James Corrigan: For Bonds, the greatest punishment may be exclusion from hallowed hall
The Way I See It: This is no shallow honour. Sportsmen and women have had their dotage wreckedby the bitterness and frustration of being ignored
Monday 18 April 2011
A sportswriter talking about a legacy is just a fart talking about its own smell." So wrote a sportswriter on the ever readable Deadspin website last week concerning the stench emanating from the trial of Barry Bonds. It neatly, if a tad too graphically, summed up a furore which says so much about sporting heroism in the US.
The word is Bonds will not go to jail, despite being found guilty last week of obstructing justice in a steroid investigation. But neither, it seems, will the record slugger go into the Baseball Hall of Fame. Over here we might consider liberty for legacy being one heck of a trade-off. Over there they aren't so sure. In fact, the Americans, and certainly their media, take entry into the HoF so seriously any snub would be considered a punishment so ghastly as to approach eternal damnation.
Yes, the courts may be unwilling to put him behind bars, but that doesn't mean the HoF voters – yep, the media – will be so affable in judgement. If the prevalent mood in the columns is an accurate gauge, Bonds will not be joining the immortals. His name will not have the revered "Hall of Famer" prefix. Slam go those pearly gates to the sporting hereafter.
Big deal, we say. But then, we would because Halls of Fame mean next to nothing in Britain. They are many rungs down from the royal honours and even have to bow in prestige to something called BBC Sports Personality of the Year. How many English football fans actually realise there is an English Football Hall of Fame, comprising more than a hundred greats who made the sport what it is in this country, including Sir Stanley Matthews, Sir Tom Finney, George Best and, er, Ian Wright ? Well, there is and it is soon to be relocated to the new National Football Museum in Manchester. Flock to see it and be one of the multitude trying to fathom how Sepp Blatter was ever inducted.
In the States there would be an outcry. But here? The merest whimper. We aren't annoyed because it doesn't really matter. Sporting greats are sporting greats to us just because they are, not because a panel of expert voters confirms they are. Their legend is cemented in folklore by memory, by anecdote, by silverware. Of course, that follows in America, too. It's just the ultimate validation comes in gold leaf on oak. That place on a wall is the very pinnacle of a sporting career.
It is the same throughout their society. It starts with the original Hall Of Fame For Great Americans in New York University and from there the honour cascades down through a vast and creaking pyramid. Each sport has its Hall of Fame (yes, even professional wrestling) and within this sport, each state has its Hall of Fame. Each county, each town, each college, each high school, each junior high, probably. I am not exaggerating when I claim some households have their own Halls of Fame. A few years ago a friend took me to see his folks in New Jersey. Four of his brothers had their pictures under a banner reading: "Crosby Family Hall of Fame". But my friend and his two sisters were absent. "My parents didn't consider my third place in the 60-yard sprint worthy," he explained, only part-joking.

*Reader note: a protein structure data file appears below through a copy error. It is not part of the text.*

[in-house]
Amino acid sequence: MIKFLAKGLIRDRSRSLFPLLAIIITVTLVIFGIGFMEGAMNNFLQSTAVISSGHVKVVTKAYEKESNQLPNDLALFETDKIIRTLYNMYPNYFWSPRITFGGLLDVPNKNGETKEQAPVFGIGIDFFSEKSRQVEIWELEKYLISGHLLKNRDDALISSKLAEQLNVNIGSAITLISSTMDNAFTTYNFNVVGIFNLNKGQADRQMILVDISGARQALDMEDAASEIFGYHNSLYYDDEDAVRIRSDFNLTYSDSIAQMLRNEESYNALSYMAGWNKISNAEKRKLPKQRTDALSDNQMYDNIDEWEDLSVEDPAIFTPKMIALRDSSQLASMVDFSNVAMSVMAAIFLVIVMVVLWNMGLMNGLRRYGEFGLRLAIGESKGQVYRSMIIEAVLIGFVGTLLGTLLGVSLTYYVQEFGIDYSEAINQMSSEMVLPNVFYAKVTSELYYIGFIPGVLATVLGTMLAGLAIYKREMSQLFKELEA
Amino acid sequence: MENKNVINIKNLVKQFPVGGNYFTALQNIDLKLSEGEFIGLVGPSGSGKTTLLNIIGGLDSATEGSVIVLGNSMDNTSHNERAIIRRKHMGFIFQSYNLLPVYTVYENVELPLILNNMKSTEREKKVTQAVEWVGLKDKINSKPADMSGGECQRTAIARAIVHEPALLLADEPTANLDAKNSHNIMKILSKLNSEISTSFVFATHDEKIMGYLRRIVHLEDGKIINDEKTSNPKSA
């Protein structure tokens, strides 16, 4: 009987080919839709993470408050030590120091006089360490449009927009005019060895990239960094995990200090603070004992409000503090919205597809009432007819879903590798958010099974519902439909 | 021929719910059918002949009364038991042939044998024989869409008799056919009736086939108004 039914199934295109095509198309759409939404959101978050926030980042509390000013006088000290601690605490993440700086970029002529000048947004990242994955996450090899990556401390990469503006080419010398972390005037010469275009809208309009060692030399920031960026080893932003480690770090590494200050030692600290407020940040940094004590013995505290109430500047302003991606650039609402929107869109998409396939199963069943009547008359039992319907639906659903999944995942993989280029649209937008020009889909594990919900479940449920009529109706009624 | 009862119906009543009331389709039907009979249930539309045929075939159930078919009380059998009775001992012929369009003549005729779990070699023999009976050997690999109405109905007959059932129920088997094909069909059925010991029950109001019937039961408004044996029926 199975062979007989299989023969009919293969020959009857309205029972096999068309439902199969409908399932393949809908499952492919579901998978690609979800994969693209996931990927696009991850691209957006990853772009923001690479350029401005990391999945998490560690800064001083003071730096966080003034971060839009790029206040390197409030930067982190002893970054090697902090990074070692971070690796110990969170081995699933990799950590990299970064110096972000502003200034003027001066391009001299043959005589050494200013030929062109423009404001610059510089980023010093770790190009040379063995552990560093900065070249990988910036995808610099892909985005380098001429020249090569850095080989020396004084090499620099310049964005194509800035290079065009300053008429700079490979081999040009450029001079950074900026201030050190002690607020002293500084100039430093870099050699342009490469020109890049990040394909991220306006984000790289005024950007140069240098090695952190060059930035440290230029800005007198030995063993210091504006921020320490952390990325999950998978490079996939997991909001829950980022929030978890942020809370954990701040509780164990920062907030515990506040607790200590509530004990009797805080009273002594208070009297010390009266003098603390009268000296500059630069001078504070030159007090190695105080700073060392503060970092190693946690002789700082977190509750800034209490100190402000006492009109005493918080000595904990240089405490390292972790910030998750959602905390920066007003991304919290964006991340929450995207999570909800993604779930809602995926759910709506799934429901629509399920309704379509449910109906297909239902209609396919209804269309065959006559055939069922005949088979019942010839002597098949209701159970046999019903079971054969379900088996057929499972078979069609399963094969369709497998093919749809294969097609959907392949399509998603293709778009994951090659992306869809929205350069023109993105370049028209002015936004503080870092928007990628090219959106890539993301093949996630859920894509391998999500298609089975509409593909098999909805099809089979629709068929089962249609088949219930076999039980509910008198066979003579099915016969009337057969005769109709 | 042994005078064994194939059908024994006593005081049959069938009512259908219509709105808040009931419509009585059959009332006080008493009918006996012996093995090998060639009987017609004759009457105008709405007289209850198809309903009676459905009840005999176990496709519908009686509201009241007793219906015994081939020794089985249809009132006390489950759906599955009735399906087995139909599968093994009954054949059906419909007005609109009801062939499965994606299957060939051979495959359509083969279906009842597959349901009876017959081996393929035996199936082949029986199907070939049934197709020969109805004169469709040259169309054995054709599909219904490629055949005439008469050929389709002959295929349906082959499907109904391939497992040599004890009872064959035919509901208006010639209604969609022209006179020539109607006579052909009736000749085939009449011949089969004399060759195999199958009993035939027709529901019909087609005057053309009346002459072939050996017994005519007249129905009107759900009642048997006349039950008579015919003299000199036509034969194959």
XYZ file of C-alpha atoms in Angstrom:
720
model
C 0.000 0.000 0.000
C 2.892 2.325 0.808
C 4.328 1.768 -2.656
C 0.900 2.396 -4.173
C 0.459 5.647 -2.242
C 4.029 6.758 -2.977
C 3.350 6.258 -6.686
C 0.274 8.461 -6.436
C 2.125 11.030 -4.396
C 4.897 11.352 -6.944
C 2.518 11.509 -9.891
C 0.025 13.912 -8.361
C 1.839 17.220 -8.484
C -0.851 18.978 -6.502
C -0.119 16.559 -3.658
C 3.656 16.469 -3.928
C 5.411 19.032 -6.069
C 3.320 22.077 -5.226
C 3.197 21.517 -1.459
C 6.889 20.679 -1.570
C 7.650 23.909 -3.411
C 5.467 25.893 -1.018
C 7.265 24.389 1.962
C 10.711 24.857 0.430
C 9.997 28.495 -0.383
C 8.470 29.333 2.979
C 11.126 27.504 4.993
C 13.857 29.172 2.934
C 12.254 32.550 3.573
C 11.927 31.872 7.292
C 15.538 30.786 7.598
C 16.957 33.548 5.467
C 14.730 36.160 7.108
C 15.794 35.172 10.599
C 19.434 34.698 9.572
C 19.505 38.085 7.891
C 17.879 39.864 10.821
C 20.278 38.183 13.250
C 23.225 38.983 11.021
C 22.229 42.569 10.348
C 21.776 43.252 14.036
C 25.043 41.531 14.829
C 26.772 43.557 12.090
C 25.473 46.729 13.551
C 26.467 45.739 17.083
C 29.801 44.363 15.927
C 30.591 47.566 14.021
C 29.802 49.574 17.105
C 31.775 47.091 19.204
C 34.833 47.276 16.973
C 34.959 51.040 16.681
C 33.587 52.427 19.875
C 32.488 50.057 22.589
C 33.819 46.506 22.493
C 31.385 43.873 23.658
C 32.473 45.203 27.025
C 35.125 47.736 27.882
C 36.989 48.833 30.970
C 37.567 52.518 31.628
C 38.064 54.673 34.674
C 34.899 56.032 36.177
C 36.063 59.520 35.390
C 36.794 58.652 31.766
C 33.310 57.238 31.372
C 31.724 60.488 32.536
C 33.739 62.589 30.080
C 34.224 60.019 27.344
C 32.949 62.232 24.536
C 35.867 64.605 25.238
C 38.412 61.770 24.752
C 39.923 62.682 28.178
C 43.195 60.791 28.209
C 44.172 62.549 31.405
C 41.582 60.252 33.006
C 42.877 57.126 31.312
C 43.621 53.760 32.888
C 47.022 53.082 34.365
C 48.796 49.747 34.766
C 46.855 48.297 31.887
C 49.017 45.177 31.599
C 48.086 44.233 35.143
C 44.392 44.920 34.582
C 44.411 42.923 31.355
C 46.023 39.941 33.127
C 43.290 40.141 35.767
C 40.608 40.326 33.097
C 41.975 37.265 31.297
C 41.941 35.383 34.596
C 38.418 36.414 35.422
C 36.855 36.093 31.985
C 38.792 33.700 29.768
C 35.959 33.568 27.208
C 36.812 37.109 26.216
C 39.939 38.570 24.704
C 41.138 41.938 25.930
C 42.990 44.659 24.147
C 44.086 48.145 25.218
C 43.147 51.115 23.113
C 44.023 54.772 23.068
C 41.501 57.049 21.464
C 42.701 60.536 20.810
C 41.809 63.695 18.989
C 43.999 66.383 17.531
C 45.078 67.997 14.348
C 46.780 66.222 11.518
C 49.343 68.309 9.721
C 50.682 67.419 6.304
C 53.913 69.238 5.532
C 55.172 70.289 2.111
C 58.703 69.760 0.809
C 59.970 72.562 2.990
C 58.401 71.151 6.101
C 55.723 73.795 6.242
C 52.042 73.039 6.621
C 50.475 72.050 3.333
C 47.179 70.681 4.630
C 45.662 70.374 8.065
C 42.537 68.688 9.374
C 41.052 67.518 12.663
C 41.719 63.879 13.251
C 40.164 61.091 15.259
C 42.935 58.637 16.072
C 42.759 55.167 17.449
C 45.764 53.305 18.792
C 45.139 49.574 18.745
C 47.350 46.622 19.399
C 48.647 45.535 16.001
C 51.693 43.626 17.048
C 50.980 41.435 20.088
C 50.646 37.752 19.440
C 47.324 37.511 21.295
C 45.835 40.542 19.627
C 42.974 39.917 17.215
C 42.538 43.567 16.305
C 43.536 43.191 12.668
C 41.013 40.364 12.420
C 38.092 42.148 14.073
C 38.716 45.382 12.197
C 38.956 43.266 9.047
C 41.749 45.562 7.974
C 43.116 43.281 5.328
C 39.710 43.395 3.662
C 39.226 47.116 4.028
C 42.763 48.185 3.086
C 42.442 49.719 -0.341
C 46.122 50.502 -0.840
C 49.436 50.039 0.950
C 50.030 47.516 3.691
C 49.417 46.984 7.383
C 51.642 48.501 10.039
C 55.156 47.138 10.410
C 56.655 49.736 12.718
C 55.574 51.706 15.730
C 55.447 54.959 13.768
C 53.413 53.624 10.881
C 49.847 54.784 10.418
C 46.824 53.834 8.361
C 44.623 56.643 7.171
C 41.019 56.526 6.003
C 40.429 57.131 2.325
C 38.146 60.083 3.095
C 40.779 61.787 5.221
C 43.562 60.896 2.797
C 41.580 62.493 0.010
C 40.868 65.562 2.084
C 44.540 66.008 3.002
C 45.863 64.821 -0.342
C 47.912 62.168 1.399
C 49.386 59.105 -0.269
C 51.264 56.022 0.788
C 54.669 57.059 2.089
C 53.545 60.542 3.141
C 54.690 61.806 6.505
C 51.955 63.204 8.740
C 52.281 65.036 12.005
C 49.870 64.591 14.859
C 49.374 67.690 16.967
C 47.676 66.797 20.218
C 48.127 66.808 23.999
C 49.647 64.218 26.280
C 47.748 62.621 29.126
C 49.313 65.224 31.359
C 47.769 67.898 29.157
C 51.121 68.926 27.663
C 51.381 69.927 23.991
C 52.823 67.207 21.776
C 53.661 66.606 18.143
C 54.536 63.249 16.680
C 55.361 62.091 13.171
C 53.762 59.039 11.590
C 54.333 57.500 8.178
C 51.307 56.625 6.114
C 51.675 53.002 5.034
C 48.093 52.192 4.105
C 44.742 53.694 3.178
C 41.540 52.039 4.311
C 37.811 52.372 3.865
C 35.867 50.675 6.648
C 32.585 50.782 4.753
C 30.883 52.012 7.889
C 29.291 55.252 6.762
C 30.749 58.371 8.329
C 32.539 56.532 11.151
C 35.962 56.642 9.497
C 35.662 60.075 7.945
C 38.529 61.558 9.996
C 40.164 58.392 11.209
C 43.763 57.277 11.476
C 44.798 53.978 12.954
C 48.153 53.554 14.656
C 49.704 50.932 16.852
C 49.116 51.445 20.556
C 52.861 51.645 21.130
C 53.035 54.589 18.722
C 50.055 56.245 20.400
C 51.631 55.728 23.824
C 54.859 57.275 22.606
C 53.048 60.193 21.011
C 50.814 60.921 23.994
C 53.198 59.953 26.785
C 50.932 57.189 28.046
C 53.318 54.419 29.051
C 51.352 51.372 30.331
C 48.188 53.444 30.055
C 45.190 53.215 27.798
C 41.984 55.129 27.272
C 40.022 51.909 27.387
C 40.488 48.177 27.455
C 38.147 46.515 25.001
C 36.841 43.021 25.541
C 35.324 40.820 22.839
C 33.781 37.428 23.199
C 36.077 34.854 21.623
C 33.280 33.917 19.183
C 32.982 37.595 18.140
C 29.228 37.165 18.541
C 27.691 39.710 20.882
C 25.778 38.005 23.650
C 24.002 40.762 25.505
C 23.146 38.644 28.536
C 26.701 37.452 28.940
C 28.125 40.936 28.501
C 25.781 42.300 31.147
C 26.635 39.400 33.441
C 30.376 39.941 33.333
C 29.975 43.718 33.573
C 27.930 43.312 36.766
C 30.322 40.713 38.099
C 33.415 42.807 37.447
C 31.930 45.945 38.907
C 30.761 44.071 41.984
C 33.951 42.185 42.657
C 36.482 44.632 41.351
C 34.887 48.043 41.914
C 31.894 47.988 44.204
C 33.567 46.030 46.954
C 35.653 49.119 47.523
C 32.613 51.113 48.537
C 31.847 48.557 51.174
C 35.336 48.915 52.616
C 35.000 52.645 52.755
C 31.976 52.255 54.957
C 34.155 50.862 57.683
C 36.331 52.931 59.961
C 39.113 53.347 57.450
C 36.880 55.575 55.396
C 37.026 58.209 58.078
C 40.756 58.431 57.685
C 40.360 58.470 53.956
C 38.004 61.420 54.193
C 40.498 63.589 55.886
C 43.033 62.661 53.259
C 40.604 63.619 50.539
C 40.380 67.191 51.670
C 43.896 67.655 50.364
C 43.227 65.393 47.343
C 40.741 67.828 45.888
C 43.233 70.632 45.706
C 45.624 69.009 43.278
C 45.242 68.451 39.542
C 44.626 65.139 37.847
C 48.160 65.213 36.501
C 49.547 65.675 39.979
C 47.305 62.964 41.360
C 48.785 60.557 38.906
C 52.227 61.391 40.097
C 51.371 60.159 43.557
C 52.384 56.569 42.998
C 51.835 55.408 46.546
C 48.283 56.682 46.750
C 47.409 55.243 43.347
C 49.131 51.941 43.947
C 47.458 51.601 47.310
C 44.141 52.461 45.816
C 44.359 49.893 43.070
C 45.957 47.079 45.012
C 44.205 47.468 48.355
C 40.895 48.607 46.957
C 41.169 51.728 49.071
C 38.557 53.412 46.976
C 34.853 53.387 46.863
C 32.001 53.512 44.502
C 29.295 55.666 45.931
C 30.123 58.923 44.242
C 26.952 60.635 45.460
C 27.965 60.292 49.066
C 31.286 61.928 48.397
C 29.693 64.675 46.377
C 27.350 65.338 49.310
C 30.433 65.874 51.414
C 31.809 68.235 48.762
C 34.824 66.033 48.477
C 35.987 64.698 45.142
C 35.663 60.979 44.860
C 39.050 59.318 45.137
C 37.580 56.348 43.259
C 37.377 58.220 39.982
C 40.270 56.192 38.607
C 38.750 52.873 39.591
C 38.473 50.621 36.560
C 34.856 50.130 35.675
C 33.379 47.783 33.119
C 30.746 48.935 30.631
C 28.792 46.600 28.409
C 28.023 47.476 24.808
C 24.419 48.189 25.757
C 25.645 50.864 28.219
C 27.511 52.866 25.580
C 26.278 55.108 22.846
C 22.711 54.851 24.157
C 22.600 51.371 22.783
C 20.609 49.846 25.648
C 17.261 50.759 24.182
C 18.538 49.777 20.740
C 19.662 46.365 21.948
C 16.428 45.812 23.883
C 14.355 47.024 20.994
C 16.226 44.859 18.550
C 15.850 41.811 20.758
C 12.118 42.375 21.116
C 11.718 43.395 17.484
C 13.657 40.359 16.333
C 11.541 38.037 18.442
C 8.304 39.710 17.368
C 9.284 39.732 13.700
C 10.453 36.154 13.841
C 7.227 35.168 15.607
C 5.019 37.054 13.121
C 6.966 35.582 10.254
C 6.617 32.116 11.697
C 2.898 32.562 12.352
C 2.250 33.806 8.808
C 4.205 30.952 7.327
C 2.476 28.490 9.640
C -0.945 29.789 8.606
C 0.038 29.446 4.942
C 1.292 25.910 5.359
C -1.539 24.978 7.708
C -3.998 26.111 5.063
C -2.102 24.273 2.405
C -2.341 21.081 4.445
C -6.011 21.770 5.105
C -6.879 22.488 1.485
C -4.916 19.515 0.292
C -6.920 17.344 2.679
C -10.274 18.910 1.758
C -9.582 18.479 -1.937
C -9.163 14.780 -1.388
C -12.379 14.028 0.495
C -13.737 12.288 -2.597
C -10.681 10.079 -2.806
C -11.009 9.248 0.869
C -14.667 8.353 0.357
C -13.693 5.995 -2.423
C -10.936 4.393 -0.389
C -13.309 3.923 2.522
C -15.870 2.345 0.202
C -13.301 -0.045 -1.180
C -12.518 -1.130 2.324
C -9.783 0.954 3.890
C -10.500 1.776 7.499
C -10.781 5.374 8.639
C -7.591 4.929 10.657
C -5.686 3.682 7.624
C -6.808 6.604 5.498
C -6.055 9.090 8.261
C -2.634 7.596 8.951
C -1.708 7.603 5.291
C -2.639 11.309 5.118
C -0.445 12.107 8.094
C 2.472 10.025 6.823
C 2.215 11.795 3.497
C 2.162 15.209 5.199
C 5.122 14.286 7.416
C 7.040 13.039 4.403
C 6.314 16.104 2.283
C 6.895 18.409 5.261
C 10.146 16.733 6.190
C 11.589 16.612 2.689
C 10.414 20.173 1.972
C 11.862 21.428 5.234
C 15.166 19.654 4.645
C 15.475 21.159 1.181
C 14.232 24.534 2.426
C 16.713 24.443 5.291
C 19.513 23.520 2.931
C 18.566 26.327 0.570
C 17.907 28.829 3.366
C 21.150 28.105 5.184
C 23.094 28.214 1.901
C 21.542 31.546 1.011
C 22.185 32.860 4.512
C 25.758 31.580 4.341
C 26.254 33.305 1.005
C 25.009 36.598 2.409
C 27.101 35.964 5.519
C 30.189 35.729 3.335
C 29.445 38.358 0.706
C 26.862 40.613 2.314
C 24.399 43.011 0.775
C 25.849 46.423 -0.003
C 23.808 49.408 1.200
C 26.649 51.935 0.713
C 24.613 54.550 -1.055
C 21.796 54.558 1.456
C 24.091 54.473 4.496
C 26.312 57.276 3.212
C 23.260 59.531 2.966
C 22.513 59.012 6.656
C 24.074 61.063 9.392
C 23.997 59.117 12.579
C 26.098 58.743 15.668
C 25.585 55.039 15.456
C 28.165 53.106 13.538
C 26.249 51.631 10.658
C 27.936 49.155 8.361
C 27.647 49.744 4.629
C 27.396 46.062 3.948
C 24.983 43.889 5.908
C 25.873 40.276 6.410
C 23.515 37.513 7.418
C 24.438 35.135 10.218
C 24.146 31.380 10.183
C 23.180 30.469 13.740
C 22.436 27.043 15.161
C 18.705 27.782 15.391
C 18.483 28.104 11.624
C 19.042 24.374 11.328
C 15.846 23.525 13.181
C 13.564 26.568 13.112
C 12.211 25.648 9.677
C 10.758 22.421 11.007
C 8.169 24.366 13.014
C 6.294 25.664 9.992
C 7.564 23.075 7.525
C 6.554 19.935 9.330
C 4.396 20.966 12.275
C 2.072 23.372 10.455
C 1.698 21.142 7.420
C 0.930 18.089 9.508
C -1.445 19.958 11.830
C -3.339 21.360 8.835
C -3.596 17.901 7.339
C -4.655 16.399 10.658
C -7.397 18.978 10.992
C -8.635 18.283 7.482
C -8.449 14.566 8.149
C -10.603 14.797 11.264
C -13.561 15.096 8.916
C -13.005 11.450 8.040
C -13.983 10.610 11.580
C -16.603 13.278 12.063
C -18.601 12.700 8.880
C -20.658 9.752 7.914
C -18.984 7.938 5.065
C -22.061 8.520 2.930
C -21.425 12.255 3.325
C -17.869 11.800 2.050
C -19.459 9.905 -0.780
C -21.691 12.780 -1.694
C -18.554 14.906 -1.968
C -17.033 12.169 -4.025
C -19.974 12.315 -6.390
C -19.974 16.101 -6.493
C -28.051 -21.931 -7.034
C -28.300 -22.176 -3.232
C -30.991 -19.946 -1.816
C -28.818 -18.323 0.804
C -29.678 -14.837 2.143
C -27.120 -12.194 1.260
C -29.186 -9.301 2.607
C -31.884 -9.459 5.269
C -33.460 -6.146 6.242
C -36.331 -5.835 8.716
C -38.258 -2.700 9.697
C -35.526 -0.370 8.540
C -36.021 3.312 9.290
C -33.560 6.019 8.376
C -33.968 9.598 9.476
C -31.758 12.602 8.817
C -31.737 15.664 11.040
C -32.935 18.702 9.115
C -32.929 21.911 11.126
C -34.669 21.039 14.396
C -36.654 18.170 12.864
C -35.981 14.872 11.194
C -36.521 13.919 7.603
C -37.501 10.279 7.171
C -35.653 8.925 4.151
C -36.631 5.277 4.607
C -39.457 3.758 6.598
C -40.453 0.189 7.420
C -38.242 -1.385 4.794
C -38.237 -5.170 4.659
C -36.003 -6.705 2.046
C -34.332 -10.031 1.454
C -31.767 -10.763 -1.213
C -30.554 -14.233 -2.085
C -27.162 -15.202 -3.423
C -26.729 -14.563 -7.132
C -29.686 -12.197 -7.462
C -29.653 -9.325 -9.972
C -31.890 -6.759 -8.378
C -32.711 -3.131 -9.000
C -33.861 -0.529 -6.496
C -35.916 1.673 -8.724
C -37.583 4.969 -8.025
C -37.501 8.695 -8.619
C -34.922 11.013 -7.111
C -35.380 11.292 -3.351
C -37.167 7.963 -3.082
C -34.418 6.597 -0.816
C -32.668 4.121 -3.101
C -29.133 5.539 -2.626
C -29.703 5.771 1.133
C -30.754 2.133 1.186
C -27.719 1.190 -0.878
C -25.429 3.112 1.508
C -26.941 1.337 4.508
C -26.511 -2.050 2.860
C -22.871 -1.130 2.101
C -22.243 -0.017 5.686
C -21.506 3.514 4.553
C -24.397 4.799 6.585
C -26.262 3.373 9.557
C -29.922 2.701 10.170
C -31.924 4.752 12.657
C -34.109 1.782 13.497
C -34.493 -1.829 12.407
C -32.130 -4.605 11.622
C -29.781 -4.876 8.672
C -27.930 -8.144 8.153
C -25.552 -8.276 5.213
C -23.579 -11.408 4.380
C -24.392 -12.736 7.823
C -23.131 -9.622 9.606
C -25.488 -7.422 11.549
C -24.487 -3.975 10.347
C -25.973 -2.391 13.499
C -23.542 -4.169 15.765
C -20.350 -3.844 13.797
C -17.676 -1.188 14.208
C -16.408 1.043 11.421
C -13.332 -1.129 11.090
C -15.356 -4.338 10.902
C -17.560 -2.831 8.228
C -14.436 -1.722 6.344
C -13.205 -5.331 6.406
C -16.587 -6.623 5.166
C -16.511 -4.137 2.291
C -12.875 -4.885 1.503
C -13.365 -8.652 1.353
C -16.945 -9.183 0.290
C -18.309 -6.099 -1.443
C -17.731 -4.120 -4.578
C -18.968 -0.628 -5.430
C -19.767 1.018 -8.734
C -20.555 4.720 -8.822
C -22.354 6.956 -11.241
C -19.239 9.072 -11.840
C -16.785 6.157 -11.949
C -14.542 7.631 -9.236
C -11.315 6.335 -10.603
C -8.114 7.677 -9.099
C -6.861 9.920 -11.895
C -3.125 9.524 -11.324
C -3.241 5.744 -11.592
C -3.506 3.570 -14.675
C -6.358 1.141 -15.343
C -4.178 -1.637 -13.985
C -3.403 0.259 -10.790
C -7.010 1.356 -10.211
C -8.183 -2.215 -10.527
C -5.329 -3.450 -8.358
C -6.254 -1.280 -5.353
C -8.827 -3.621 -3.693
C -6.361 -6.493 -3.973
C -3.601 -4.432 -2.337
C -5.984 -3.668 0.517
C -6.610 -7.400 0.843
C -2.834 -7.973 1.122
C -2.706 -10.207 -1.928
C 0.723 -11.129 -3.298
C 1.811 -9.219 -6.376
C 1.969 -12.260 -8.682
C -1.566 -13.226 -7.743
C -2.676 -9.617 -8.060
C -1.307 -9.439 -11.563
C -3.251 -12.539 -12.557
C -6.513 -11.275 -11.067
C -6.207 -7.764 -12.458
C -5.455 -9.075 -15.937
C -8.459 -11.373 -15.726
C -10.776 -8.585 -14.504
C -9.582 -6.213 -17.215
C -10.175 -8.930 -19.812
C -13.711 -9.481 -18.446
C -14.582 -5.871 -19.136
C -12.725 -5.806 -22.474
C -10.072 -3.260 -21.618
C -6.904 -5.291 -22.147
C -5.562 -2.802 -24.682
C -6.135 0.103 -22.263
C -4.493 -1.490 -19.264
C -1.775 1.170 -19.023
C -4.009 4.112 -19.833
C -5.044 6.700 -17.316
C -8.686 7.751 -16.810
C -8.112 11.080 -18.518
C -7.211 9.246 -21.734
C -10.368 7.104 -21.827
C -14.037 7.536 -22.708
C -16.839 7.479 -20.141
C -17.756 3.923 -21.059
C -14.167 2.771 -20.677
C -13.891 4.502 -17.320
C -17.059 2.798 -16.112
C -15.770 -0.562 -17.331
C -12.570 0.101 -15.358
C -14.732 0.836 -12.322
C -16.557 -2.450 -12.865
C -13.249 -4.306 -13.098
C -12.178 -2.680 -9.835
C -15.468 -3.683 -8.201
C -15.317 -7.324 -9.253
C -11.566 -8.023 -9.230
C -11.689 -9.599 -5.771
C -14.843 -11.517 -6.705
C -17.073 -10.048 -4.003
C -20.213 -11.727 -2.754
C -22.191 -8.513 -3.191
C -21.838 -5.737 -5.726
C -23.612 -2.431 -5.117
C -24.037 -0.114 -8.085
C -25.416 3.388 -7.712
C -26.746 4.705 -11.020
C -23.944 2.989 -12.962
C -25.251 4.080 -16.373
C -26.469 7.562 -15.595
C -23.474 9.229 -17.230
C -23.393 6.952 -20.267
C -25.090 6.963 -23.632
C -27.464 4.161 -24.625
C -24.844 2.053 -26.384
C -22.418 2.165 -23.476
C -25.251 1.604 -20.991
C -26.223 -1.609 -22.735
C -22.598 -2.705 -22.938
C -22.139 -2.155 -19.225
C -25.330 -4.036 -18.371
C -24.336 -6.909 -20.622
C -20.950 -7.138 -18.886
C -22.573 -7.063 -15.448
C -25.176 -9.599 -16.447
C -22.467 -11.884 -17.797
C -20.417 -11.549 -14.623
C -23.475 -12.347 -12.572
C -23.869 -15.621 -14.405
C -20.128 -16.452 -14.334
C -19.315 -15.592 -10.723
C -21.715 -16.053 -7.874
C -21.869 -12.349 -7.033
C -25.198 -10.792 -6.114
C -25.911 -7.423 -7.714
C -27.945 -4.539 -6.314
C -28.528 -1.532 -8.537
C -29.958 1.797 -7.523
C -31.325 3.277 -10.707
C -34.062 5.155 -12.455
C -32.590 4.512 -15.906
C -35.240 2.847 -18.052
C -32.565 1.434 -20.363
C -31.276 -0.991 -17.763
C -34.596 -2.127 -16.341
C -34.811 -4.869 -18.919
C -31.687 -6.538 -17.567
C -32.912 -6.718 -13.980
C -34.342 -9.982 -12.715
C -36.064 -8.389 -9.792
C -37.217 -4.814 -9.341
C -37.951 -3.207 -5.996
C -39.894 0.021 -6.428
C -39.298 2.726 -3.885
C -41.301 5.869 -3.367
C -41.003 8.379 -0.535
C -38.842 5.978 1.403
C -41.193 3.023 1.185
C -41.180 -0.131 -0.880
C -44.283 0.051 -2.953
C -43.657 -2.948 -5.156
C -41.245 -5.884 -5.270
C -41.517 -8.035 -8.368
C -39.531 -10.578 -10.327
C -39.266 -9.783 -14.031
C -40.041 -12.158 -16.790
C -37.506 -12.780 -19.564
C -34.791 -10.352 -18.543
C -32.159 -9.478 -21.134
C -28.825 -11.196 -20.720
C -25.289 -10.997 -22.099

Perhaps it wasn't. After all, the criteria are strict. This is no shallow honour; the arguments rage before inclusion. Sportsmen and sportswomen have had their dotage wrecked by the bitterness and frustration of being ignored. Little wonder considering the financial benefits of being a "Hall of Famer". These are "made" men who will rarely place hand in pocket again.
But, believe it or not, there is more to it than the evil greenback, more to it, even, than a comparatively young nation desperate to establish some history. It is also to do with the American obsession to define who is "the best", who is "a great". Look at the detail they keep and follow in what is supposed to be their recreation. We'd never heard of assists in football until the 1994 World Cup. And the baseball geeks are even more exhaustive.
When a "legend" retires his statistics are indeed vital. For instance, the average baseball fan will be able to recount that Bonds hit 762 career home runs (a record), hit 73 home runs in a single season (a record), was walked 2,558 times (a record), was intentionally walked 688 times (a record)... and this will be the barest outline of their knowledge. Like us knowing Gary Lineker was never booked.
Yet the average fan will also know of Bonds' role in baseball's steroids scandal. They will know of his links to the infamous Balco laboratory, of his indictment on charges of perjury and obstructing justice when testifying to the grand jury that he never knowingly took illegal steroids. They will know he beat all but one of the raps, but also know that the majority in the media will still hold him culpable, even if, as forecast, he wins an appeal.
The question should be: will Mr Average care if Bonds isn't voted into the Hall of Fame? But it isn't. In America this is beyond public perception, beyond the view from the armchair. It is eminently possible that Bonds will be the greatest in the record books, but not be placed among the greats. And all because of the importance of the legacy. The whiff grows ever stronger.
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